Do UK quarantine measures apply to Eurotunnel travel?
I am going on holiday to Germany next week and I plan to drive back to the UK through France, via the channel tunnel. Will I need to quarantine on return to the UK?
Short answer: no.
The Eurotunnel / Le Shuttle website states that people planning to use its Le Shuttle Passenger Service will not necessarily have to quarantine on return to the UK.
“Our understanding of the UK Government’s position is that if you drive through a country that is not on the list for quarantine exemption on your way to the UK, without getting out of your car, or allowing anyone to enter your car, then there is no additional need to self-isolate on your entry to the UK. You must check the status of all the countries you have visited, in which you have got out of your car,” the website states.
As Germany is on the UK's list of countries exempt from quarantine measures, quarantine should not be necessary.
A spokesperson for Eurotunnel told Connexion that proving that you did not have any contact with people from France on your way through the country is not the responsibility of the company, but for the UK border police to decide. The spokesperson said that Eurotunnel is ensuring only that contactless travel is in place, which involves travellers not leaving their car while using the service.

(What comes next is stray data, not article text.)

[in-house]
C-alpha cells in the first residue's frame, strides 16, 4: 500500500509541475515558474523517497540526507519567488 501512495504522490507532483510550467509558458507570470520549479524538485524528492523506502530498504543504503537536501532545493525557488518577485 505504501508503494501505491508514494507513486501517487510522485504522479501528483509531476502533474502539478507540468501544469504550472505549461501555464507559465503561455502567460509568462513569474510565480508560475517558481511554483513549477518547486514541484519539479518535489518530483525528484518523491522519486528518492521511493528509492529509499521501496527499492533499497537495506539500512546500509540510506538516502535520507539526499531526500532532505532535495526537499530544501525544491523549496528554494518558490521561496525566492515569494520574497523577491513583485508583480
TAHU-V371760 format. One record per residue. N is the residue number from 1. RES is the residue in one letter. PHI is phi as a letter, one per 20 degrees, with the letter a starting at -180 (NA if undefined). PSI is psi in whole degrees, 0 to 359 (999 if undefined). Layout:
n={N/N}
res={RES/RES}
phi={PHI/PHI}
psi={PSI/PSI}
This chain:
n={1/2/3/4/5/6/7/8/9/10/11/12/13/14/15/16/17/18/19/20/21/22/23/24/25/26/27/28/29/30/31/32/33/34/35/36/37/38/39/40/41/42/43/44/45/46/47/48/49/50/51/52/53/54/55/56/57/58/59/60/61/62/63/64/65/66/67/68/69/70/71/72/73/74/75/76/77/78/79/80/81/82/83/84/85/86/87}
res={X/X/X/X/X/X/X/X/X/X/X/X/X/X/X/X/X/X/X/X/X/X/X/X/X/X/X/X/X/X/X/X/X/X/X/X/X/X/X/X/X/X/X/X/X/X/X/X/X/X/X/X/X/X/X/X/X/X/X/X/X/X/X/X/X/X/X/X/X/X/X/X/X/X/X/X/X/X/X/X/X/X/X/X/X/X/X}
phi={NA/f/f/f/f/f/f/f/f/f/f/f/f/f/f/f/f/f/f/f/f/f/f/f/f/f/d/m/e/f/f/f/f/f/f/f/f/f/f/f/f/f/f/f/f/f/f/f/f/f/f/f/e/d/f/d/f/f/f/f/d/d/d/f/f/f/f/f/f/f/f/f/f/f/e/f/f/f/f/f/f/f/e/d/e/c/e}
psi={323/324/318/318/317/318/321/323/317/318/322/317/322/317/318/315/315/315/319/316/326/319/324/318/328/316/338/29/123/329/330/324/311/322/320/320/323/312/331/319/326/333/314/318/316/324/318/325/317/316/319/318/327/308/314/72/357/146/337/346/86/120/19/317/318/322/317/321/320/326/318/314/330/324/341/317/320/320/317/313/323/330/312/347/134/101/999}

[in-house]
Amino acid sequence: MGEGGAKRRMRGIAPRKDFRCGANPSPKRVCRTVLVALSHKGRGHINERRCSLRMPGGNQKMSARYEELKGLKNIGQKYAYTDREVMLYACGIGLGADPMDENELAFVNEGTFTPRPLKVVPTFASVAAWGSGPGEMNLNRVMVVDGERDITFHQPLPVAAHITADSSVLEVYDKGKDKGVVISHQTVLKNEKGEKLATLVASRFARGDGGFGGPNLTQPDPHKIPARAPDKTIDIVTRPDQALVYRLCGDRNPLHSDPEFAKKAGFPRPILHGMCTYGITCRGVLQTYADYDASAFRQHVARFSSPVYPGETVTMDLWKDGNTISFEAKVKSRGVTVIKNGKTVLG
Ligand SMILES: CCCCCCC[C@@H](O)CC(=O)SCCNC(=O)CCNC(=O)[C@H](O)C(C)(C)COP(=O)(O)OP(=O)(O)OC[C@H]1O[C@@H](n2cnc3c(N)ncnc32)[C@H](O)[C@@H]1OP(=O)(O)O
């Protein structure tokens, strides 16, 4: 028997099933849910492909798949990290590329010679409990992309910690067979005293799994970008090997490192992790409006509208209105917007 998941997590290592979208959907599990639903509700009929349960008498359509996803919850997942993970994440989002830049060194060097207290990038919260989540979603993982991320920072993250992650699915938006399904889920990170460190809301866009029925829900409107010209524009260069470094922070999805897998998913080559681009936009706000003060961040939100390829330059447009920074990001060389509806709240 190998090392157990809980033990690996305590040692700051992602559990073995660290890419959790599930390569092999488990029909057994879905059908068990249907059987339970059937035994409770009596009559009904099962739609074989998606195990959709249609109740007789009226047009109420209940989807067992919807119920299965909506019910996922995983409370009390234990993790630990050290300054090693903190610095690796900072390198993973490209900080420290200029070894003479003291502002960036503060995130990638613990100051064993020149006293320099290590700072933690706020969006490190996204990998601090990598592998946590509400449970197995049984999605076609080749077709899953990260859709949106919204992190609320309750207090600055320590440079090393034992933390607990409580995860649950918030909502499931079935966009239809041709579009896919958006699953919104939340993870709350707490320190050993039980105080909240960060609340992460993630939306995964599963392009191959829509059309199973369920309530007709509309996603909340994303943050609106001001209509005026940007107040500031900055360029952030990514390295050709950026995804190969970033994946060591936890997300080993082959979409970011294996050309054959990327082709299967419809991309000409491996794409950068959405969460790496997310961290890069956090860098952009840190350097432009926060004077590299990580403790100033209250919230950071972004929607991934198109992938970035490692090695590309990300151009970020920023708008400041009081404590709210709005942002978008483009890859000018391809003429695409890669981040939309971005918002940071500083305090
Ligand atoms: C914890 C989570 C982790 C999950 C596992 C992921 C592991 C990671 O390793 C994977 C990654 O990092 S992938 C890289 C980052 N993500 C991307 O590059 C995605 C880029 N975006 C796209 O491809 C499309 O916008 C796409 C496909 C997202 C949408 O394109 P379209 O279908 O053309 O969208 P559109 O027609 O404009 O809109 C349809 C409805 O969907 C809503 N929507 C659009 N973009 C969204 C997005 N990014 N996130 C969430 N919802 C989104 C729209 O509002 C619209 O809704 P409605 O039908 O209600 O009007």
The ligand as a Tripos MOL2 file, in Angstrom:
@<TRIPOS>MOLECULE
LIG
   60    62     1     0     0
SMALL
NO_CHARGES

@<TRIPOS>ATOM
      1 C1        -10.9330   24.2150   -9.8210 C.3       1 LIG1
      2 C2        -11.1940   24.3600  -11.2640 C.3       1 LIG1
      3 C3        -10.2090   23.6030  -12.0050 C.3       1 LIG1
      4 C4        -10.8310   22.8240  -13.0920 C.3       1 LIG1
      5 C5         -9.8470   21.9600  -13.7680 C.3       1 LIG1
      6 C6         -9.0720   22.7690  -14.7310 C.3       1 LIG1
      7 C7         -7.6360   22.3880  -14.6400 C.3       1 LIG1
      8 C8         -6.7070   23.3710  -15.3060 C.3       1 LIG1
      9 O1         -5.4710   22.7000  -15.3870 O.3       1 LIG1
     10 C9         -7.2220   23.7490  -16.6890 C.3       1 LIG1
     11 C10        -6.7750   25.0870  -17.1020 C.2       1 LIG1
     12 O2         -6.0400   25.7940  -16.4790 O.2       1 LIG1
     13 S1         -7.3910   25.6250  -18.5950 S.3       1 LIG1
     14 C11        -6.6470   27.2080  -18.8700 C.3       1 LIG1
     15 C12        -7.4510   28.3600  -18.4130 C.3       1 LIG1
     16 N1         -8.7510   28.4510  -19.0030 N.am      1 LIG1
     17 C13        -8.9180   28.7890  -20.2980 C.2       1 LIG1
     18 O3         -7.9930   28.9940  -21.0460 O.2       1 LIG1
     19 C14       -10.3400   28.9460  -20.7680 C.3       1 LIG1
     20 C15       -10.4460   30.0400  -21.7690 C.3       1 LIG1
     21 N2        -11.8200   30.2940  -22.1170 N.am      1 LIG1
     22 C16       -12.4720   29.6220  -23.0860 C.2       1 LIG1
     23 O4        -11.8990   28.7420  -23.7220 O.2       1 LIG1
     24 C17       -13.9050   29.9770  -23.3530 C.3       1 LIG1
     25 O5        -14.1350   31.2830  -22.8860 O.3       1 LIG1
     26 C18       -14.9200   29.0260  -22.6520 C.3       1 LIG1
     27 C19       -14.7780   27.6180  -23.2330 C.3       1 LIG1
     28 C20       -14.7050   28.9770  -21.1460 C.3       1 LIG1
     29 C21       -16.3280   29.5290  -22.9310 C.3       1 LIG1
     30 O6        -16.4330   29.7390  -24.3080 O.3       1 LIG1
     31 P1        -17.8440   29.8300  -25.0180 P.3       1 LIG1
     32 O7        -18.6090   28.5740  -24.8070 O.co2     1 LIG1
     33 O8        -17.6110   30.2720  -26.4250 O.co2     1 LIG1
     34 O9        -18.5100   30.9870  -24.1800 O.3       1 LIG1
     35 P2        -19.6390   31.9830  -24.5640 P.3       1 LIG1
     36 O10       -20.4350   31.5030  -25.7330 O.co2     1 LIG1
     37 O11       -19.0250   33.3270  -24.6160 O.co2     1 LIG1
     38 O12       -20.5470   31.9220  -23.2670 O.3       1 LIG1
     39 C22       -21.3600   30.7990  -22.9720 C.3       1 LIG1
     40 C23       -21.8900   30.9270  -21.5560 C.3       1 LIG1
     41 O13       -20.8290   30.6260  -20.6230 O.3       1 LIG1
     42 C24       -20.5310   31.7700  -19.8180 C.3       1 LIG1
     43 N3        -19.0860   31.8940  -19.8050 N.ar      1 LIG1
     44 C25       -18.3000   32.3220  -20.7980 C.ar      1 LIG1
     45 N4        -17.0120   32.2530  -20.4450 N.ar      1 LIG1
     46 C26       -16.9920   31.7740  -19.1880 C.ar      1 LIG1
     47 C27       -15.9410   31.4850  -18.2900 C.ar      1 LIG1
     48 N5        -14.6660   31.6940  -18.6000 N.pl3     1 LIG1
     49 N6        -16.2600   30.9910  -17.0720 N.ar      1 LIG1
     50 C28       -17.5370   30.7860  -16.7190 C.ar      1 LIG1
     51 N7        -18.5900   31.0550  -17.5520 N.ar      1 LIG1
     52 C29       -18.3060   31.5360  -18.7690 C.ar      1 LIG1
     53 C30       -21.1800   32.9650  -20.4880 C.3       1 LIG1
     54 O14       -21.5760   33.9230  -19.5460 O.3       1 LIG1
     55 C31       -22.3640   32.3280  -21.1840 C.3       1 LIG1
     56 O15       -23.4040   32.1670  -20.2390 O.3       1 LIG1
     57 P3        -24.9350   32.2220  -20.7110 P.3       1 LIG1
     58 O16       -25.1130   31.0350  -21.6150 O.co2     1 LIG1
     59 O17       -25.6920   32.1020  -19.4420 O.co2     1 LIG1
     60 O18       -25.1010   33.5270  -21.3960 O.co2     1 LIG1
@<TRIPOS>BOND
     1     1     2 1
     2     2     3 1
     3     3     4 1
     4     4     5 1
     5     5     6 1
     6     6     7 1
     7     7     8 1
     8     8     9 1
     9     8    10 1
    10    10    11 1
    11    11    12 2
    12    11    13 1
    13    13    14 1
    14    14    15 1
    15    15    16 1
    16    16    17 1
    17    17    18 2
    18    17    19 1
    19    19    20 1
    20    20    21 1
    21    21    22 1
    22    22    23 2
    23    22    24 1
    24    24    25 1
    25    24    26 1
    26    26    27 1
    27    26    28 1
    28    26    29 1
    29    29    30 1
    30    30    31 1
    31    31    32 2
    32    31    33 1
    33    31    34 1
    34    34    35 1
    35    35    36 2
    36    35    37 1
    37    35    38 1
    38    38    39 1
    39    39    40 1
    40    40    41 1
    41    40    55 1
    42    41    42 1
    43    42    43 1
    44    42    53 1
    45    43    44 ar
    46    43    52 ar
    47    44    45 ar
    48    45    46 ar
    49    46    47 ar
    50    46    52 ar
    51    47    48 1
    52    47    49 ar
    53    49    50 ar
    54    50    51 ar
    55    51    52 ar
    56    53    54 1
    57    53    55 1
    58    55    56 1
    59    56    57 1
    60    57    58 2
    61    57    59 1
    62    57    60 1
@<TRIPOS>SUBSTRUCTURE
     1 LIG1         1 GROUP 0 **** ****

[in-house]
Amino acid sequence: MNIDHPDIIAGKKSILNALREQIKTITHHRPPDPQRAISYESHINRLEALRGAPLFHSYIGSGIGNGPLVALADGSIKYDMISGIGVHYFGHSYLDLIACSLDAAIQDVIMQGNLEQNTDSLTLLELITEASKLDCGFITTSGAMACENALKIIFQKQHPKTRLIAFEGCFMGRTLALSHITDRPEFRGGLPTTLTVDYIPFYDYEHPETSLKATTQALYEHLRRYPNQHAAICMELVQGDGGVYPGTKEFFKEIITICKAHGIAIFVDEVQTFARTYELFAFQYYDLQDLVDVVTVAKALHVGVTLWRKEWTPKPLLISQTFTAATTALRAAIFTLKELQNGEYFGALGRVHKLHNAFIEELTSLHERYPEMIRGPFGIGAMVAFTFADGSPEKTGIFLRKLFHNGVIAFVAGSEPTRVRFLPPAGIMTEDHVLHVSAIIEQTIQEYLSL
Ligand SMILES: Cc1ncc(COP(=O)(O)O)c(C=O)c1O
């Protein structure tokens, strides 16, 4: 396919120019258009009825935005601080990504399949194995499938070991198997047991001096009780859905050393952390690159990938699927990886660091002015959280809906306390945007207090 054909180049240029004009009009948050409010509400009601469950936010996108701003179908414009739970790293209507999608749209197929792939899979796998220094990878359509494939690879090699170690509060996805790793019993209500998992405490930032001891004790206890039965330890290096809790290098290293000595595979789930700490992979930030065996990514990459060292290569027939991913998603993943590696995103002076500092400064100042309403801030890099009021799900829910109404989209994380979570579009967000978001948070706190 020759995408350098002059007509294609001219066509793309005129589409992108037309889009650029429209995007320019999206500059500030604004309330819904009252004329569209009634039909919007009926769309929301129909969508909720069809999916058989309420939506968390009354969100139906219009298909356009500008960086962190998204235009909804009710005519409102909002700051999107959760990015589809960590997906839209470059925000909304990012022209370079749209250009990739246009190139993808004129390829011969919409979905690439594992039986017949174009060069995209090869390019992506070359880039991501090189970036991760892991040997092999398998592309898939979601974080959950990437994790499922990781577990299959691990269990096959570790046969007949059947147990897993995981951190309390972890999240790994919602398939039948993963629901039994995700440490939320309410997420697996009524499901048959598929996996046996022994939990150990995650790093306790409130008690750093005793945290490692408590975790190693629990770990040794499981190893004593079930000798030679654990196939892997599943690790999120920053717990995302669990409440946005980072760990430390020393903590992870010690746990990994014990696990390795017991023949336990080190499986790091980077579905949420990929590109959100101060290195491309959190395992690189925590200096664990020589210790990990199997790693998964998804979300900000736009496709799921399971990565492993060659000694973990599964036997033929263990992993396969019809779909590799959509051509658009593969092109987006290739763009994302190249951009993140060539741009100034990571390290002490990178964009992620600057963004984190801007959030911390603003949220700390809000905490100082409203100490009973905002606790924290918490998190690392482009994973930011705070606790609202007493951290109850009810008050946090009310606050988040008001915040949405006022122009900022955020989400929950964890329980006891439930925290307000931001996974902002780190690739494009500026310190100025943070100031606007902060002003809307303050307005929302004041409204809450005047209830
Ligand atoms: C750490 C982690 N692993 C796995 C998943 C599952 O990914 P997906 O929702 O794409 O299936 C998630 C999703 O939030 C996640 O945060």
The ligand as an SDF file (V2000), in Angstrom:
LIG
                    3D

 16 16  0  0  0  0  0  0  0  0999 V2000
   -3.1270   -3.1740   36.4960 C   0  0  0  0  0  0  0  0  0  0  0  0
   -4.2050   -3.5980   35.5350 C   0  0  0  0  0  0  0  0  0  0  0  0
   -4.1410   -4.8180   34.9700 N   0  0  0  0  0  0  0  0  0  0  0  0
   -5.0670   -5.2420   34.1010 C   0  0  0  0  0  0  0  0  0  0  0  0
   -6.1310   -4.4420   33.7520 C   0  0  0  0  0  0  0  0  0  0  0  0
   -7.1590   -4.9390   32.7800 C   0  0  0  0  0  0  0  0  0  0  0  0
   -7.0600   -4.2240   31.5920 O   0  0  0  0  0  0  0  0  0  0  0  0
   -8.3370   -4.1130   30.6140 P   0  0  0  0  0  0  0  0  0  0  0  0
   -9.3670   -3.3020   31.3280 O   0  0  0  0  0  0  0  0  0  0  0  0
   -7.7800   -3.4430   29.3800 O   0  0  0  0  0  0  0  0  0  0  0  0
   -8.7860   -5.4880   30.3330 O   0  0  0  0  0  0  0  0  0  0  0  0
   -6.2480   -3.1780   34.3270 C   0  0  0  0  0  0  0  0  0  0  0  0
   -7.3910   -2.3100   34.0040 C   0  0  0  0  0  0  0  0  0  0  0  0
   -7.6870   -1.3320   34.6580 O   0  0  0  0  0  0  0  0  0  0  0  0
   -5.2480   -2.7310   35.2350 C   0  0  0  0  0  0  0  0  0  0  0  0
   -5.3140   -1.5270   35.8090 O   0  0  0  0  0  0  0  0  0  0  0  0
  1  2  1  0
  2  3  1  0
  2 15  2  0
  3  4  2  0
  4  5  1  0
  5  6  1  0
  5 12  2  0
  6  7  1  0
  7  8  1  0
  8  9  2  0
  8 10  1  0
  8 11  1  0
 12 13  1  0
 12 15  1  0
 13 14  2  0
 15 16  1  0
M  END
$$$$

Anyone travelling to the UK via the Eurotunnel / Le Shuttle will need to complete an online form, which is available here.
The rules that apply to Eurotunnel travel are in contrast to those that apply to ferry travel.
Anyone holidaying in a country deemed safe by the UK who chooses to drive through France to take a ferry back to the UK will be obligated to self-isolate for two-weeks on return to the country.
Brittany Ferries, which recently announced big cuts to services due to the financial impact of these quarantine measures, has described this rule as “nonsense” and that it has sought "urgent clarification" from the Government over the ruling which puts [ferries] "at a disadvantage for no apparent reason”.
As for flying or taking the train, anyone who transits in France on their way back to the UK will have to quarantine for two weeks.
“You’ll still need to self-isolate if you’ve visited or made a ‘transit stop’ in the previous 14 days in any country that is not on the list. A ‘transit stop’ is a stop where passengers can get on or off a coach, ferry, train or plane. Your ticket should say if a stop is a transit stop,” the UK government website states.
At 04:00 on August 15, the UK’s foreign office (FCO) changed its advice for travel to France to only essential travel due to the country’s rising number of coronavirus cases. It also introduced a mandatory two-week quarantine for anyone travelling from France to the UK.
This prompted a rush of tourists in France to race home to the UK, resulting in a busy day for Eurotunnel services.
"The Le Shuttle Passenger Service carried almost 30% more leisure traffic yesterday than its initial forecast, adding 22 extra departures to the peak summer timetable carrying over 30,000 passengers," a company press release stated on August 15.